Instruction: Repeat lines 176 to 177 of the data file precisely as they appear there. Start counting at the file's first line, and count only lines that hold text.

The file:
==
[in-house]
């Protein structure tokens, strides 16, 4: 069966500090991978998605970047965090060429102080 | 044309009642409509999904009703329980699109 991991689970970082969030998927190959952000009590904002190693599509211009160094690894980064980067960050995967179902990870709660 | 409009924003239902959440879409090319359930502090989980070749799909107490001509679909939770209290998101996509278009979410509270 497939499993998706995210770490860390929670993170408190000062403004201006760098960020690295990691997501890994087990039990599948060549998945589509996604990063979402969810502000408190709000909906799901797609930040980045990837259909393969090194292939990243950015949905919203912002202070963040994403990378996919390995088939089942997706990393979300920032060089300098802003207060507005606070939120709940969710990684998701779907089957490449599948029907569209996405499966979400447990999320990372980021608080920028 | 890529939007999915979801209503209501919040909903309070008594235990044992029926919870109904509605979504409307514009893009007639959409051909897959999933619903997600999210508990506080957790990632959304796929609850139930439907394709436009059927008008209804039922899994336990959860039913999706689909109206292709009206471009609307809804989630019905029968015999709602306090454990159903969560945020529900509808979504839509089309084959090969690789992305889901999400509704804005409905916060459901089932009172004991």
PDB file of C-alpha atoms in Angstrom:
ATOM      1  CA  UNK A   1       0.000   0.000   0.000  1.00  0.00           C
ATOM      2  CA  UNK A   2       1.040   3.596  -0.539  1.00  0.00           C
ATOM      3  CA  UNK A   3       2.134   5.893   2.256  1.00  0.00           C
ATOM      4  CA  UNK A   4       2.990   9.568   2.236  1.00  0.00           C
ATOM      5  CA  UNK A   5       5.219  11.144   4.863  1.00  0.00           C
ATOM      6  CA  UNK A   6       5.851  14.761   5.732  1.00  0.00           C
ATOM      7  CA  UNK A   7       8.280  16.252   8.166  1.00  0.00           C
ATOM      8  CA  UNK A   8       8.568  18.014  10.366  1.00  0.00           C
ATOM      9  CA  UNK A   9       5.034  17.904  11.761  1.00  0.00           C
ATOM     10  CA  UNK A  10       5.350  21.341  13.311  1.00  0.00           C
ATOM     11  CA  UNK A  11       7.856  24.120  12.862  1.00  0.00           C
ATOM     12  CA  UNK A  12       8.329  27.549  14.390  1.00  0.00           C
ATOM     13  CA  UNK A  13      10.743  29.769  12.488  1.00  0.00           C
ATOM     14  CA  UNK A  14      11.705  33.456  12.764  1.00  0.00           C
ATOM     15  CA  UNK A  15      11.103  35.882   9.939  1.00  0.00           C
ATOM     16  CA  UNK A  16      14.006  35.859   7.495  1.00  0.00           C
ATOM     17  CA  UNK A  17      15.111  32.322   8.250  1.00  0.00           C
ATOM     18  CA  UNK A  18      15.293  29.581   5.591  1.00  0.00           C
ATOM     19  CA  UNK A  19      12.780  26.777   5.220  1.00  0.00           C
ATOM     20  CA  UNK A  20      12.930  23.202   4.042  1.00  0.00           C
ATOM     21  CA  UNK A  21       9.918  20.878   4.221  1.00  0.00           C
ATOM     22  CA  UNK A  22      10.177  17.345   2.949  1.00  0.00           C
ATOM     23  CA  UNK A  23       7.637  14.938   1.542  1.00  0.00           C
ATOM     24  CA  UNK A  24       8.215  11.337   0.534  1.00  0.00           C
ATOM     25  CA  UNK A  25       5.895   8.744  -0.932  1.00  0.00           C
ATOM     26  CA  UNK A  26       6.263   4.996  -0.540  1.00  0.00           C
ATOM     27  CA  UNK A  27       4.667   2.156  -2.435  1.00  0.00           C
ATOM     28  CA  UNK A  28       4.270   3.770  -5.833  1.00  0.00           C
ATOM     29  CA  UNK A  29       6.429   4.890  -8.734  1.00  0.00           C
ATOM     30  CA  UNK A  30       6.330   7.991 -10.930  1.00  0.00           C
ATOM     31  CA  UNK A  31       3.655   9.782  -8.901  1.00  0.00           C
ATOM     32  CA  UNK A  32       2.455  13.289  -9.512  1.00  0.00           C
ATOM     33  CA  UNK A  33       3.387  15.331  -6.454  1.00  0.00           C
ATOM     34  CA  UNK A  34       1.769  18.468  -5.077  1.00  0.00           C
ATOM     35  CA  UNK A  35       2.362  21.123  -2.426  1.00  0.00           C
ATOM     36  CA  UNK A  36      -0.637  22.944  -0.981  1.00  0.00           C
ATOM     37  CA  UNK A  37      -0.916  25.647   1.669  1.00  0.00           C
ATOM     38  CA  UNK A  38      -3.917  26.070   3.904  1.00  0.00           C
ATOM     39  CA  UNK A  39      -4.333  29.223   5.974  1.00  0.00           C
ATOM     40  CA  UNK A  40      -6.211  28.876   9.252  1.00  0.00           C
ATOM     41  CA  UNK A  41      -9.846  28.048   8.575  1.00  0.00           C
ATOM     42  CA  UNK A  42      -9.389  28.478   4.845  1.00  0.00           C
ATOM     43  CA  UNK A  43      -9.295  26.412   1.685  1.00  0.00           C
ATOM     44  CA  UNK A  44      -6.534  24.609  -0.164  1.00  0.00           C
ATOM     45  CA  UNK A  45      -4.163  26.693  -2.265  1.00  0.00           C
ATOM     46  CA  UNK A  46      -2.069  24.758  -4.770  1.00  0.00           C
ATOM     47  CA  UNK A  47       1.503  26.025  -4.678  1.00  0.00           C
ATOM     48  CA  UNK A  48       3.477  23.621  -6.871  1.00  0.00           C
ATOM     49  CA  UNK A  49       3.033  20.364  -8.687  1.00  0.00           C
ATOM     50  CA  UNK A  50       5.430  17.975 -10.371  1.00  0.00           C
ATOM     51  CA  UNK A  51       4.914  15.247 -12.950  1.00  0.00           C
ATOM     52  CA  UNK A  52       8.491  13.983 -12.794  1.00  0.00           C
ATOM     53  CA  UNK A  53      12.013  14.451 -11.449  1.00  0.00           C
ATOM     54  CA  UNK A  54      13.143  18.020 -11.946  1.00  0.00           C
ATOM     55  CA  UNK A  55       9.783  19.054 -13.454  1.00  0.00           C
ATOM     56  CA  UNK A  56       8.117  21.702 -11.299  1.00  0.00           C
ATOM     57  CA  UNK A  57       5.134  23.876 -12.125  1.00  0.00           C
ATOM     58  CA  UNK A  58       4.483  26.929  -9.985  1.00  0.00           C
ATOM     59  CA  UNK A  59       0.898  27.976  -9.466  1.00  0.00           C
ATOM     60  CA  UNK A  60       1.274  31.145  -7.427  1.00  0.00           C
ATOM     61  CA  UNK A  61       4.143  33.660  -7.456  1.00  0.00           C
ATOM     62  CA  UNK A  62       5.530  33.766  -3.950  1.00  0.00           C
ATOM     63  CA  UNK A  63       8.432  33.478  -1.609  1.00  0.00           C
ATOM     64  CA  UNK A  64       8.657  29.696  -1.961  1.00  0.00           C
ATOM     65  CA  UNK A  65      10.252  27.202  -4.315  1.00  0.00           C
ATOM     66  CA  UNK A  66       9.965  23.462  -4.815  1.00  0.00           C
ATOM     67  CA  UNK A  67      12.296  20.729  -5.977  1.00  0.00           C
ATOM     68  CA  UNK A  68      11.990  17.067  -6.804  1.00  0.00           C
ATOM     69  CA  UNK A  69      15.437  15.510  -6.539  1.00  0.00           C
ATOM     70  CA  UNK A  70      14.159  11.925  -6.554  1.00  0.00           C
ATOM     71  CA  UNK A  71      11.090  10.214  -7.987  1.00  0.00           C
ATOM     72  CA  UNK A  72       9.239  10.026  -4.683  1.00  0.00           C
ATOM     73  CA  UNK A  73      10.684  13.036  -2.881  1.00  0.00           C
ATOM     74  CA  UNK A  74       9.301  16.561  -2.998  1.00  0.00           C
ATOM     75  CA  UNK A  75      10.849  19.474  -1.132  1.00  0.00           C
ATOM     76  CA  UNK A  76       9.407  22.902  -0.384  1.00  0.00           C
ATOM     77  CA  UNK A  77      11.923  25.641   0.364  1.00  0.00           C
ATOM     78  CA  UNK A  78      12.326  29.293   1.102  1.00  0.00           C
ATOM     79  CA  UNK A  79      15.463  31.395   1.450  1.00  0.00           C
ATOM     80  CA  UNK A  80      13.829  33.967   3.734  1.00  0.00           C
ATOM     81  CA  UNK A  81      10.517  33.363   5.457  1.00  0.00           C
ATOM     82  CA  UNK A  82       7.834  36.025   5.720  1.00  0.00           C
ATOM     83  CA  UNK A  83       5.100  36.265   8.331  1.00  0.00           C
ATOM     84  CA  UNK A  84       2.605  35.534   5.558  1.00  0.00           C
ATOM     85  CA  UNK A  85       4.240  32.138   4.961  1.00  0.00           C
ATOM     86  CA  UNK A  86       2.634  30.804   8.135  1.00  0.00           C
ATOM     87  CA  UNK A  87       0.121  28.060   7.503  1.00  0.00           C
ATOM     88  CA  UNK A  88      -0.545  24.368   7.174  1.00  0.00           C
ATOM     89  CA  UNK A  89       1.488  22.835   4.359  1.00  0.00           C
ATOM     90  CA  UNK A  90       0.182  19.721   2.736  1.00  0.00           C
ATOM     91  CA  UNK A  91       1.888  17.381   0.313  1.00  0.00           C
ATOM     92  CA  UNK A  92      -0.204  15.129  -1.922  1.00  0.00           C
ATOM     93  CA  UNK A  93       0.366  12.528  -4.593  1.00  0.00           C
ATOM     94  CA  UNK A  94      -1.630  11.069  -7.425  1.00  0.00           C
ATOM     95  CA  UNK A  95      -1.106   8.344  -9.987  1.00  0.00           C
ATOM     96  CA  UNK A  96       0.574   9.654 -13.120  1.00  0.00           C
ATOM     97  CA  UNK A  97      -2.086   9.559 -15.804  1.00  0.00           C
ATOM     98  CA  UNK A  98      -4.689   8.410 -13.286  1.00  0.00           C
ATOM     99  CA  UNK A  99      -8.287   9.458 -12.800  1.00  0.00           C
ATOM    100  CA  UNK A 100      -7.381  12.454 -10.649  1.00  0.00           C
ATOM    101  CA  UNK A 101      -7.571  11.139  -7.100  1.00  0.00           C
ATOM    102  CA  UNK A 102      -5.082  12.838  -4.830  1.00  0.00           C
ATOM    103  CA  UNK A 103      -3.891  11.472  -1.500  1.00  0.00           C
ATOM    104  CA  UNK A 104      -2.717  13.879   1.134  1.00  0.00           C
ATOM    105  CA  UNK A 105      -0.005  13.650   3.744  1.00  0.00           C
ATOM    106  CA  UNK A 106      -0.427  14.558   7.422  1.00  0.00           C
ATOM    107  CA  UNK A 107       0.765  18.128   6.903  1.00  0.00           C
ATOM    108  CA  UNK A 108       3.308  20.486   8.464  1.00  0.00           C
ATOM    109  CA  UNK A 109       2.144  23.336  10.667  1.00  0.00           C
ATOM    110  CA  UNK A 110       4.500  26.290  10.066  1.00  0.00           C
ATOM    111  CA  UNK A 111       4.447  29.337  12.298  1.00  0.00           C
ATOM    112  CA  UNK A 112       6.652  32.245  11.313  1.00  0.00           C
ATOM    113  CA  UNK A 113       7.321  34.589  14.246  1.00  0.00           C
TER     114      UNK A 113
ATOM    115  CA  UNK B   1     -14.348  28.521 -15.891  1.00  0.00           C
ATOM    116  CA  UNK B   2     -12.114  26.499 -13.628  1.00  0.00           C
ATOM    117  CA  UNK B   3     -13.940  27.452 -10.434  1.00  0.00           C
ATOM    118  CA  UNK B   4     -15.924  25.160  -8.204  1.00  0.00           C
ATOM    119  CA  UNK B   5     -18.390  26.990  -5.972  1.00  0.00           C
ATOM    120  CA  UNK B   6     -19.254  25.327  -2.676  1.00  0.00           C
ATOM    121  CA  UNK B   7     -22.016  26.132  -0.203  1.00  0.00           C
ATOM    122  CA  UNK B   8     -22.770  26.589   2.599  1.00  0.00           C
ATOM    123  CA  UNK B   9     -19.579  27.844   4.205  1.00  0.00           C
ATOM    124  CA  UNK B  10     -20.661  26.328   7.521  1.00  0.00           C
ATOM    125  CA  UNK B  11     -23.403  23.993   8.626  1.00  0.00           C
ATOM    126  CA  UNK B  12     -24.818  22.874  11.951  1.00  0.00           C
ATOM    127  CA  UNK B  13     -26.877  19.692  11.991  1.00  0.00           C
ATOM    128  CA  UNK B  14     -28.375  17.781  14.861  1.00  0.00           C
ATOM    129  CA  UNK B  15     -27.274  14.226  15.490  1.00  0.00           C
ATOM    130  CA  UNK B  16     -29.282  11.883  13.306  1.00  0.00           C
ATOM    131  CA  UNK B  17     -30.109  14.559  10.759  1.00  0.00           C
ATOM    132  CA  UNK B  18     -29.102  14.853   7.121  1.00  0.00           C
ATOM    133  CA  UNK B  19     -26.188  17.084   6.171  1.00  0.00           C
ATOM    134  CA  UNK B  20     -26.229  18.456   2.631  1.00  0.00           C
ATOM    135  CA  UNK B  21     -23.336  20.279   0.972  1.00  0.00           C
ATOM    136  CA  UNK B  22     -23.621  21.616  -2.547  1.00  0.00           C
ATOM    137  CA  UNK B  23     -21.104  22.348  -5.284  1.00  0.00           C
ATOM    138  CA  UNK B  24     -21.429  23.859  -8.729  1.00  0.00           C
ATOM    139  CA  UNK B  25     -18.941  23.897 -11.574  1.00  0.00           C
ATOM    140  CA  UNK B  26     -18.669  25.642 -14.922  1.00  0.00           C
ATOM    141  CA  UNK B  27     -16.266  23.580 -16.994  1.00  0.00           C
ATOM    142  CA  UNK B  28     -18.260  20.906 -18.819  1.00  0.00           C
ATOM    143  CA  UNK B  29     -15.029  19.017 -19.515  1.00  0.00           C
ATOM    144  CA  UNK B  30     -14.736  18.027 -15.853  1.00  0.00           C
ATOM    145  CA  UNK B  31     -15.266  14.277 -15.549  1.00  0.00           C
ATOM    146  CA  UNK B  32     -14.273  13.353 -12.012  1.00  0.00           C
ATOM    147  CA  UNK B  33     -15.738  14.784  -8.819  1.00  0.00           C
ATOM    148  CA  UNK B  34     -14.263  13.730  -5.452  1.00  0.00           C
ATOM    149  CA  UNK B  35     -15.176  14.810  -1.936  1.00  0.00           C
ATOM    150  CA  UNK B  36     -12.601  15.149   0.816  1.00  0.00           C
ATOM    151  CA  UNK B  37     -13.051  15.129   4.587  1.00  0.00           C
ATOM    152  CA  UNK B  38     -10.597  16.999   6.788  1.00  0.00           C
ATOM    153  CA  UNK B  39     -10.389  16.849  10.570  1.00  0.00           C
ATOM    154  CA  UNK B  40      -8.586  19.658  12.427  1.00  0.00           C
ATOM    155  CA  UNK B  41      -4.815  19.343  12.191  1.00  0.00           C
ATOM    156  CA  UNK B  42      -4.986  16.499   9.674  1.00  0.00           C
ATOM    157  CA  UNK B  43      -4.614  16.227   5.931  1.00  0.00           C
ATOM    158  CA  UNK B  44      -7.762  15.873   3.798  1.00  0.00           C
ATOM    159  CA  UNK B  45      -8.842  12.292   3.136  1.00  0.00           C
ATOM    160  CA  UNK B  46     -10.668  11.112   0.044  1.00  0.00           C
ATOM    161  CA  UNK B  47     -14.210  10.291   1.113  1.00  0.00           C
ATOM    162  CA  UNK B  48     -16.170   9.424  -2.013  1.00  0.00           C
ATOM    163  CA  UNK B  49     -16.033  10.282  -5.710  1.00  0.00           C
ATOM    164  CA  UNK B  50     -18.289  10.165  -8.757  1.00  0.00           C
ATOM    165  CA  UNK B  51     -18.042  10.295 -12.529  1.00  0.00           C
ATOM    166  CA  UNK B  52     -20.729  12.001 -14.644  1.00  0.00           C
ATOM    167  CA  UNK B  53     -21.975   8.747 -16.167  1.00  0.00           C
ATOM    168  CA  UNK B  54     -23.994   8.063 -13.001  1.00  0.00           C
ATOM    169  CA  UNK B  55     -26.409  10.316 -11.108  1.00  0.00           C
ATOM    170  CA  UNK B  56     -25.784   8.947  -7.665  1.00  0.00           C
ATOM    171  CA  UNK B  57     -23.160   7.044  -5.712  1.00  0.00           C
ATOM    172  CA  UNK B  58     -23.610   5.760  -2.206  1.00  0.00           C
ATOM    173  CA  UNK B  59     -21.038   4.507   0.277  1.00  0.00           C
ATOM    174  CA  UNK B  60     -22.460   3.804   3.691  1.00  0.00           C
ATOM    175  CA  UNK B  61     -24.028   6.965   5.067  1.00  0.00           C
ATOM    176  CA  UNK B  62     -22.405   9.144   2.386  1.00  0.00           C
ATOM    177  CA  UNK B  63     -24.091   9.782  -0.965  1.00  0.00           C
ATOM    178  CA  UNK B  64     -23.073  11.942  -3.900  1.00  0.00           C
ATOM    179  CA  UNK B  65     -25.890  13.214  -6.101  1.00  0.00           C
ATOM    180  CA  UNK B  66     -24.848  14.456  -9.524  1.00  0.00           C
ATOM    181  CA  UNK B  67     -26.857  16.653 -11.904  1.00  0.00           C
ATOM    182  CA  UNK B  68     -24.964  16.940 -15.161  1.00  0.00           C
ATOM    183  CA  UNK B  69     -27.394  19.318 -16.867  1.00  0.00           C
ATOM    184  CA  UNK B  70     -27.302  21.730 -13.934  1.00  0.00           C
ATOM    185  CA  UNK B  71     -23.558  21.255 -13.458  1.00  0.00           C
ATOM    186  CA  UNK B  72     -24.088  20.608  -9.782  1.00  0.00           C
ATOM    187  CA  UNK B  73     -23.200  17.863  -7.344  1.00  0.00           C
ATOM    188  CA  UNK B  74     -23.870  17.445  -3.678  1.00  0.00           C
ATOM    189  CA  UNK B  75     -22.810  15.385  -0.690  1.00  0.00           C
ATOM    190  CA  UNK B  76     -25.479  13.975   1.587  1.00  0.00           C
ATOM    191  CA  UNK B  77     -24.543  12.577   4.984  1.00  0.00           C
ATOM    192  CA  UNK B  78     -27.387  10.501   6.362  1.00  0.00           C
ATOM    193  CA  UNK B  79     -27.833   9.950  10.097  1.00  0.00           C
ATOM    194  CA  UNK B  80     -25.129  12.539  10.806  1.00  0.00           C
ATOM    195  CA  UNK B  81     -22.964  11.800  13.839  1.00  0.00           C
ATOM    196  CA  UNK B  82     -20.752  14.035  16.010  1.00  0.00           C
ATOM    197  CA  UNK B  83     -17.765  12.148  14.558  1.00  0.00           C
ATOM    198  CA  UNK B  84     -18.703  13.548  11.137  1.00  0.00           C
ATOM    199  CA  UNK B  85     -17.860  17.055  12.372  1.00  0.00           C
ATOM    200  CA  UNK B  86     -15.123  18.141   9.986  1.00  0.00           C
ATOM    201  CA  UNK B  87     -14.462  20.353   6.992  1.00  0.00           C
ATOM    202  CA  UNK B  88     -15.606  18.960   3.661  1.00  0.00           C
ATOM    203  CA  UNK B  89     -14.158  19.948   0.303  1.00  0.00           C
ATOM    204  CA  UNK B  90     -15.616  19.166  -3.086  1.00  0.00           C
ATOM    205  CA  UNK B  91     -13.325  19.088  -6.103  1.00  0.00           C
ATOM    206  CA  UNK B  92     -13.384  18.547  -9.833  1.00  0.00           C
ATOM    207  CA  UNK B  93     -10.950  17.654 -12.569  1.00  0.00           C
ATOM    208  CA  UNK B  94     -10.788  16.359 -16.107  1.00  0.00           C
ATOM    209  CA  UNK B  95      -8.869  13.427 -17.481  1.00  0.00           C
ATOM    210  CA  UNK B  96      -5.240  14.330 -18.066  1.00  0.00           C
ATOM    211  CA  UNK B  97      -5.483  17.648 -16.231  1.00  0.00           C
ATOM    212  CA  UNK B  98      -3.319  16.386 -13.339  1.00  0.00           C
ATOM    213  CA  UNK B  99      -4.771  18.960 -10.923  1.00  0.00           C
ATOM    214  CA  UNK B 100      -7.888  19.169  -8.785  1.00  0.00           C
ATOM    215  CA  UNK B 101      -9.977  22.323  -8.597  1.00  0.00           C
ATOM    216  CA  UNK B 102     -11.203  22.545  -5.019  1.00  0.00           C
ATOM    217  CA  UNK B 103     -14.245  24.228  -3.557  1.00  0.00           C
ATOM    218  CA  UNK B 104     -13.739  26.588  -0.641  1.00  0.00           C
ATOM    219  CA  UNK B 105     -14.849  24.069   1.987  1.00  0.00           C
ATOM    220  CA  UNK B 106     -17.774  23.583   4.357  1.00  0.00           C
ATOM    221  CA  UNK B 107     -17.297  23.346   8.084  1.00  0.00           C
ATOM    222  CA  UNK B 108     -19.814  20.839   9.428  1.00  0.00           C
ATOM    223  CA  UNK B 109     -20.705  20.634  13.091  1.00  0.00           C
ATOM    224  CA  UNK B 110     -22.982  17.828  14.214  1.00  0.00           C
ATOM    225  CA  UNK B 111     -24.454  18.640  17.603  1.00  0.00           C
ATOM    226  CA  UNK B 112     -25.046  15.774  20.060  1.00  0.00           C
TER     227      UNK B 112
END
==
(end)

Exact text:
ATOM    173  CA  UNK B  59     -21.038   4.507   0.277  1.00  0.00           C
ATOM    174  CA  UNK B  60     -22.460   3.804   3.691  1.00  0.00           C